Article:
Pets and Housing

The hidden anguish of tenants forced to choose between housing and keeping their pets.

Many people are suffering needlessly when forced to choose between finding rental housing and keeping their pet. Many rental houses have pet bans in place which cause harms to individuals, families and their animal companions. The anguish that this causes is immense, the scale is enormous and yet few people are aware of what is happening in our country, so proud of its high standards in animal welfare. The Society for Companion Animal Studies (SCAS) remains extremely concerned by the current situation in the UK wherein there is an increased demand for rental accommodation and a lack of properties that permit pets.  Pets in housing bans are now the second commonest reason for pet relinquishment to shelters in the UK.  The situation has been exacerbated by the Tenant Fees Act 2019 which removed the right of landlords to request a suitable pet deposit taken in case of damage caused by pets. The unforeseen consequence is that increasingly landlords now have pet bans in their properties. 

SCAS has been advocating for positive pets in housing regulations since its inception in 1979, holding conferences and workshops throughout Great Britain, and delivering presentations at international conferences. Serious harms are caused when people are forced to choose between having a roof over their heads or keeping their cherished pets, who are important family members. In my 40 years in veterinary practice, the most distressing situations involved people who were being forced by landlords to relinquish their pets or to face eviction. Their symptoms included chest and abdominal pains, retching, vomiting, uncontrollable shaking, being unable to eat or sleep. Those who relinquish their pets experience deep grief without closure, not knowing the fate of their loved companion. Some choose to keep their animal and become street homeless, and enter a Catch 22 existence wherein because they have a pet they cannot usually get shelter in a homeless hostel, as most hostels prohibit pets!  Others are lost to suicide, as was the tragic case of John Chadwick in 2017.  Such extreme suffering is unnecessary and has to stop. 

What can be done? 

The need for understanding 

SCAS recently commissioned YouGov research which found the majority of pet owners would favour the reintroduction of pet deposits (40%) or the option of a landlord requiring pet owning tenants to have pet damage insurance (22%). A high majority of respondents were in favour of introducing positive pets in housing legislation (75%). The survey gives us an insight to the mindset of pet owning tenants but our understanding of the issues for all parties including pets and landlords needs to go much further. In response, SCAS has made this issue it’s number 1 communications priority.  Our current funding call for original research will focus on pets in housing and will result in 7 new studies on this topic which will produce peer-reviewed publications and presentations at our themed  annual conference in 2022.  

The need for partnership 

Together with our partners, SCAS continues to advocate for pets in housing including participation in webinars such as the recent parliamentary Pet Event and with online seminars held by A-LAW1. SCAS is planning Pets in Housing workshops at several national and international conferences this year and will be playing an active part in National Pet Month, which will focus on Pets in Housing.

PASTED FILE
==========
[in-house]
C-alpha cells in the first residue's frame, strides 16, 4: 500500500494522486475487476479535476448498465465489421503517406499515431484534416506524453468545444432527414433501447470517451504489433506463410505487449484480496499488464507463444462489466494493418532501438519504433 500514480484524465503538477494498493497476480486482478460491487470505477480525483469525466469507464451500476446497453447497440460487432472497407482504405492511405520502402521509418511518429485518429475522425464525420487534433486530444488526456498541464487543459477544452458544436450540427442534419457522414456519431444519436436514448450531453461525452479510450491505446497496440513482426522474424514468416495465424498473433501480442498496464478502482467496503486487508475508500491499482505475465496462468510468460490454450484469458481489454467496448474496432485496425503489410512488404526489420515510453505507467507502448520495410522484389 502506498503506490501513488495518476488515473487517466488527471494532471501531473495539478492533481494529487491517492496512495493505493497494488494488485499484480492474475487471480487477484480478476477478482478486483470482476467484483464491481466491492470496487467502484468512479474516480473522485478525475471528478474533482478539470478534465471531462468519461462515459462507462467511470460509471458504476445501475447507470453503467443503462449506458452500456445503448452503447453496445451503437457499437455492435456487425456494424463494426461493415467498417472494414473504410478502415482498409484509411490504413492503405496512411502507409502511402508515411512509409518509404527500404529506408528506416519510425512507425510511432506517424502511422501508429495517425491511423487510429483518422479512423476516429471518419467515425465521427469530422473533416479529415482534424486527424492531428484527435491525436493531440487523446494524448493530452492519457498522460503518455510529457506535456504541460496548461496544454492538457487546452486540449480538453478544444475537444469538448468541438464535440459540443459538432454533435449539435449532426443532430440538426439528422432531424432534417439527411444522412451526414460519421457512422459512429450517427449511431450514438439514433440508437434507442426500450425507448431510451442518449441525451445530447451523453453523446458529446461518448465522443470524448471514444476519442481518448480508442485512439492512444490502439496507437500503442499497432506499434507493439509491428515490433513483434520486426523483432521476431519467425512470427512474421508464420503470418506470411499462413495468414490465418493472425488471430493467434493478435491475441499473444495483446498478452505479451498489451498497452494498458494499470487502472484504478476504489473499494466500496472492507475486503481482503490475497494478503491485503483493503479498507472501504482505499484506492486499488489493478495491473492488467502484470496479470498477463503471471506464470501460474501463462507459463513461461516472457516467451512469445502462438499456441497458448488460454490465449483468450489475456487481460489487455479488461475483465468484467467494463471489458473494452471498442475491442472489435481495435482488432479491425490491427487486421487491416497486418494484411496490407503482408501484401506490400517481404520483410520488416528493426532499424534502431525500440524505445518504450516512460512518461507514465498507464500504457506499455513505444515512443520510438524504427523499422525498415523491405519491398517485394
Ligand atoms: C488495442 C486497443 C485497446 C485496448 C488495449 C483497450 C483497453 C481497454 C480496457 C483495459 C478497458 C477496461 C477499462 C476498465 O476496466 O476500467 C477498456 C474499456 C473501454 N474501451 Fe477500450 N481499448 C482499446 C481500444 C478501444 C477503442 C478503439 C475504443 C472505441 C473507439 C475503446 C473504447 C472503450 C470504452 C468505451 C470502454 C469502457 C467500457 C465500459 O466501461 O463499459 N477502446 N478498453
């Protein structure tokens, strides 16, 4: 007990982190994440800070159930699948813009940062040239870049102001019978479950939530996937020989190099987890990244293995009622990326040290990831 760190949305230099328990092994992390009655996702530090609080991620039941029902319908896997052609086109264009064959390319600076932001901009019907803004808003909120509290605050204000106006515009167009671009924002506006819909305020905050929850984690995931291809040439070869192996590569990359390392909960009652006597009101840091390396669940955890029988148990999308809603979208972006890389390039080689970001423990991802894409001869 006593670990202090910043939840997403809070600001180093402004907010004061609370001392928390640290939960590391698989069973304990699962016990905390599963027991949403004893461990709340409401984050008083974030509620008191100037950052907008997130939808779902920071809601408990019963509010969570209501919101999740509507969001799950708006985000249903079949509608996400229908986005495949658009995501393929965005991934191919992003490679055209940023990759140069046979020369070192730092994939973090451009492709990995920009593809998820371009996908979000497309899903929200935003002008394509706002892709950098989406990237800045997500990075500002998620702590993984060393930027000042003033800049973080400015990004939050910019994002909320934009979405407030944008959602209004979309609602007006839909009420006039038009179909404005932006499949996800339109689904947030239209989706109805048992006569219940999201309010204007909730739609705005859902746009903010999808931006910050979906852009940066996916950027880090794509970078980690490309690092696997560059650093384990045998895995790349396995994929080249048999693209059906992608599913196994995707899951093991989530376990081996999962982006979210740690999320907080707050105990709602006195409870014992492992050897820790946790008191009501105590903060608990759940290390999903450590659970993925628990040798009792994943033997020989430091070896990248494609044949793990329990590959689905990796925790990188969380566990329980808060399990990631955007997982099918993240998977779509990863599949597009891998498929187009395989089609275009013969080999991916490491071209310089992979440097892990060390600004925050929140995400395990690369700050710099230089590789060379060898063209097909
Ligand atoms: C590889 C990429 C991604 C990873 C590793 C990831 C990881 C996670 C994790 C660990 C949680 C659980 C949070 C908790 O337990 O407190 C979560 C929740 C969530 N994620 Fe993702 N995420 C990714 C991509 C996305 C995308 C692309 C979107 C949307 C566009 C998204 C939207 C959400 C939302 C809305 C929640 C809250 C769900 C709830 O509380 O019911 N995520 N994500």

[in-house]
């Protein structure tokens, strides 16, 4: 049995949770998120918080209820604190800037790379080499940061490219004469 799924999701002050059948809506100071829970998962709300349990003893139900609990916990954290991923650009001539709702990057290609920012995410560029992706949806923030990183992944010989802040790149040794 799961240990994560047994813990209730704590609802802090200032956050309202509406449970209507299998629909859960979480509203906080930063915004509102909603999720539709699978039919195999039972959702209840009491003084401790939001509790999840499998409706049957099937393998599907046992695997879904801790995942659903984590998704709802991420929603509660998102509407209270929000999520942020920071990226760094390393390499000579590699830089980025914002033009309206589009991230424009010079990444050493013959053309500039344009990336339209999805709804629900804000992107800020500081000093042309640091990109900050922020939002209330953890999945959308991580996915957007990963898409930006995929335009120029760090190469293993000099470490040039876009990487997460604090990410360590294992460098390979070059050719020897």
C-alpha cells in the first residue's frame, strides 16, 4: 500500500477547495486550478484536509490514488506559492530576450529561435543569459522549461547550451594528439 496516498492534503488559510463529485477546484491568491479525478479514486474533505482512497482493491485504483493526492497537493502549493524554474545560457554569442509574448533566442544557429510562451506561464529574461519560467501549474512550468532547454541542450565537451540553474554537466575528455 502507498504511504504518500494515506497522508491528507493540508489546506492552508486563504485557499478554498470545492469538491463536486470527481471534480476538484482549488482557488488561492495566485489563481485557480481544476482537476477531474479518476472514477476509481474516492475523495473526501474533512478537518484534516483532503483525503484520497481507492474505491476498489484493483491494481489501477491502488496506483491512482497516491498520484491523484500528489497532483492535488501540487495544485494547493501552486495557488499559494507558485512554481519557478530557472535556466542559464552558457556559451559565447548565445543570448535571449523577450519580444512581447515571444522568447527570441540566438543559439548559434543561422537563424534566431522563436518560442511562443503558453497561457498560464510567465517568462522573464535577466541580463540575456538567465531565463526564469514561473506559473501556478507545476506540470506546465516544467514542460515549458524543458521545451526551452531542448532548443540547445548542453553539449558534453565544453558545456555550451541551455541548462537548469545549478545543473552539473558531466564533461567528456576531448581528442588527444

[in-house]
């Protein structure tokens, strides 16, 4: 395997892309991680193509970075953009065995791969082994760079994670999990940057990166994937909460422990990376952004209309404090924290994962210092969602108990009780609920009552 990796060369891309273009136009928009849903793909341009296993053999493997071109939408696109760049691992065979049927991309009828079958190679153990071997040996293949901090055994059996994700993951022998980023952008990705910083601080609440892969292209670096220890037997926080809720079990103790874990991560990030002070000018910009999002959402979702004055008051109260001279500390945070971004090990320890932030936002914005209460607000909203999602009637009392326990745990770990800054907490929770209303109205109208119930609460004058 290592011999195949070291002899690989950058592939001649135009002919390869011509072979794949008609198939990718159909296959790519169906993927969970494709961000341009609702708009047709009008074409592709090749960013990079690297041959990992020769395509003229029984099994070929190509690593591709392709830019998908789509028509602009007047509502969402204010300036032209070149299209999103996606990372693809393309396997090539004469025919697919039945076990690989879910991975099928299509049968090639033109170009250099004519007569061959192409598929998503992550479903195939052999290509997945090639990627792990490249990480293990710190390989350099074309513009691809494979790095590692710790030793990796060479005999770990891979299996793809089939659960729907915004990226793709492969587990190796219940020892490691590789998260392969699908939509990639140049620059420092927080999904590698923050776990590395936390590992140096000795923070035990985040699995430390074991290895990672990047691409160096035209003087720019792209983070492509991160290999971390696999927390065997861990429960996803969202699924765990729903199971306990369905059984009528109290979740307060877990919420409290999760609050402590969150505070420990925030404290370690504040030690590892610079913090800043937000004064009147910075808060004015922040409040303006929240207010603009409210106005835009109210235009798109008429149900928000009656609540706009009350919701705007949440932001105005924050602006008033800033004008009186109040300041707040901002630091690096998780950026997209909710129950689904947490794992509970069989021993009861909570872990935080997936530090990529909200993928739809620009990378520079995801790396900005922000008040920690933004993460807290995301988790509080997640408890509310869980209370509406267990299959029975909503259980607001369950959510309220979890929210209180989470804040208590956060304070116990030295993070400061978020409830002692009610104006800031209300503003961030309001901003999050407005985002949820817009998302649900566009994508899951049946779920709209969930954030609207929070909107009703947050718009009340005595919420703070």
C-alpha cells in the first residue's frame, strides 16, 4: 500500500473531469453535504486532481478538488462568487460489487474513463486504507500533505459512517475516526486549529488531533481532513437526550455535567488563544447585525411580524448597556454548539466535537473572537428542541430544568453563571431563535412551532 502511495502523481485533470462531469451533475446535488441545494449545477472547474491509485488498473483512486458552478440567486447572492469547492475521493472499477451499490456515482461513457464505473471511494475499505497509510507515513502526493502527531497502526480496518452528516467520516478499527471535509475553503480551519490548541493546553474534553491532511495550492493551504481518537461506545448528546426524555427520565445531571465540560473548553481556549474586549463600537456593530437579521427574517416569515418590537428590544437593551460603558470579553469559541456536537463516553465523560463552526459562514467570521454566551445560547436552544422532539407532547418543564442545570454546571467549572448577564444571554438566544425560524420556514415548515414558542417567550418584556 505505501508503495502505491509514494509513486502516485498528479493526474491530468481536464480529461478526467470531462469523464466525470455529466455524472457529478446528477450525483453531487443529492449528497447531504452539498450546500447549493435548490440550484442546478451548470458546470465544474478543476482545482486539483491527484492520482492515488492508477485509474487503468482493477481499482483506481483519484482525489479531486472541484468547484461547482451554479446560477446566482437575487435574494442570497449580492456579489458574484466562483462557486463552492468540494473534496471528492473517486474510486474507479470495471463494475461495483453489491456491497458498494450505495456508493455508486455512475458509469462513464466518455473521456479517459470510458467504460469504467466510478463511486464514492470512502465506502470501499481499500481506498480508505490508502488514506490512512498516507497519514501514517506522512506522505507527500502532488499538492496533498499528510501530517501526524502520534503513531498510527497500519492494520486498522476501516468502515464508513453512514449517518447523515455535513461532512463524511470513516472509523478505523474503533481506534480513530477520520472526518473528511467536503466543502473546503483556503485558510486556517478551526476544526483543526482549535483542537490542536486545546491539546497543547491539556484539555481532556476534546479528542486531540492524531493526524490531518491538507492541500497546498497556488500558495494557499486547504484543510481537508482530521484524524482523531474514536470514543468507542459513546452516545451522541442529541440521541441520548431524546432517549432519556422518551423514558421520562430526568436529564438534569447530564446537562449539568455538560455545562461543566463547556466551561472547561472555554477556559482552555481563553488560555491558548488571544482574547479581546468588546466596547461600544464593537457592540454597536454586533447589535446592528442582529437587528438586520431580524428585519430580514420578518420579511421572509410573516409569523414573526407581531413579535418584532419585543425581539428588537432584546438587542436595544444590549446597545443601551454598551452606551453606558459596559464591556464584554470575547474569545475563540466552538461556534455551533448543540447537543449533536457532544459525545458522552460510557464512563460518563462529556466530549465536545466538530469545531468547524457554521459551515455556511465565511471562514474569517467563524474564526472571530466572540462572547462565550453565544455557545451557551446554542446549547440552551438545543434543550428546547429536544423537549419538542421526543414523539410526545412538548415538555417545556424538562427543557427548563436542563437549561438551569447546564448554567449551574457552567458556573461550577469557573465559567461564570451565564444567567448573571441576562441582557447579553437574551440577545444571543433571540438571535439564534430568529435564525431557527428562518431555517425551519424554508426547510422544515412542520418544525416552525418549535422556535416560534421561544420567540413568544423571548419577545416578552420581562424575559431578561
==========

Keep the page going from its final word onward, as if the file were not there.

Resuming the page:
The need for new legislation 

The United Kingdom needs to catch up with other countries where positive pets in housing legislation has already been enacted. This was introduced to India in 1960; to France in 1970; to supported living in the USA in1983, and subsequently extended; more recently to Ontario, Canada, to Victoria, Australia and to social housing in New Zealand.  There is currently a Pets in Housing bill before the UK Parliament2. This would prevent landlords from operating blanket bans. Please give this your support, write to your MP and sign the Petition.  

Local authorities can also play their part by adopting a new approach introduced recently by Maidstone Borough Council. Pet owners in Maidstone will no longer be deemed to have made themselves “intentionally homeless” if they refuse accommodation that does not permit their pet. Maidstone implemented this policy change following the tragic suicide of John Chadwick caused by him being forced to choose between having a home or keeping his animal companions.  Homeless hostels, most of which currently ban pets, can seek support from Dogs Trust3 and StreetVet4for information and support in implementing a pets allowed policy. 

The need to equip stakeholders 

SCAS is currently developing a series of leaflets to inform key stakeholders of the benefits of pets and how relevant issues can be addressed. A toolkit is also planned to help pet-owning tenants to access housing and to help landlords manage pets in their rental housing. We are updating the PATHWAY Guidelines which provide very helpful information for landlords about how to operate workable pet policies.  There are proven financial benefits to landlords by allowing pets.  Pet owners tend to remain in properties for longer – thus reducing fallow periods when properties are unoccupied. In recent research, landlords stated that pets do less damage than children or adults5. By not allowing pets, landlords greatly reducing the chance of attracting good tenants. 

A better future for tenants, pets and landlords 

SCAS looks forward to working with our partners to raise awareness of this topic that causes so much unnecessary suffering to people and their pets. Increasing our evidence-based understanding through new research, will help SCAS and our partners, develop resources to equip stakeholders for best practice. Together with legislative change, that brings back the options of pet deposits and/or insurance to cover damage by pets, an end can be brought to this crisis. 

Contact Alison German with queries or requests for media support at info@scas.org.uk.

References 

All figures, unless otherwise stated, are from YouGov Plc.  Total sample size was 2049 adults. Fieldwork was undertaken between 24th – 25th February 2021.  The survey was carried out online. The figures have been weighted and are representative of all GB adults (aged 18+). 

  1. Human-Animal Relationship Awareness Week: UK No-Pet Clauses – A-law 
  2. Jasmine’s Law: Andrew Rosindell’s speech in full | Andrew Rosindell 
  3. Welcoming Dogs in Hostels – More to Dogs Trust 
  4. StreetVet Accredited Hostel Scheme – Street Vet 
  5. Tackling-Misconceptions-About-Pets-in-Rental-Housing.pdf (dq9sl48gkeyxk.cloudfront.net) 

Sleeping Ruff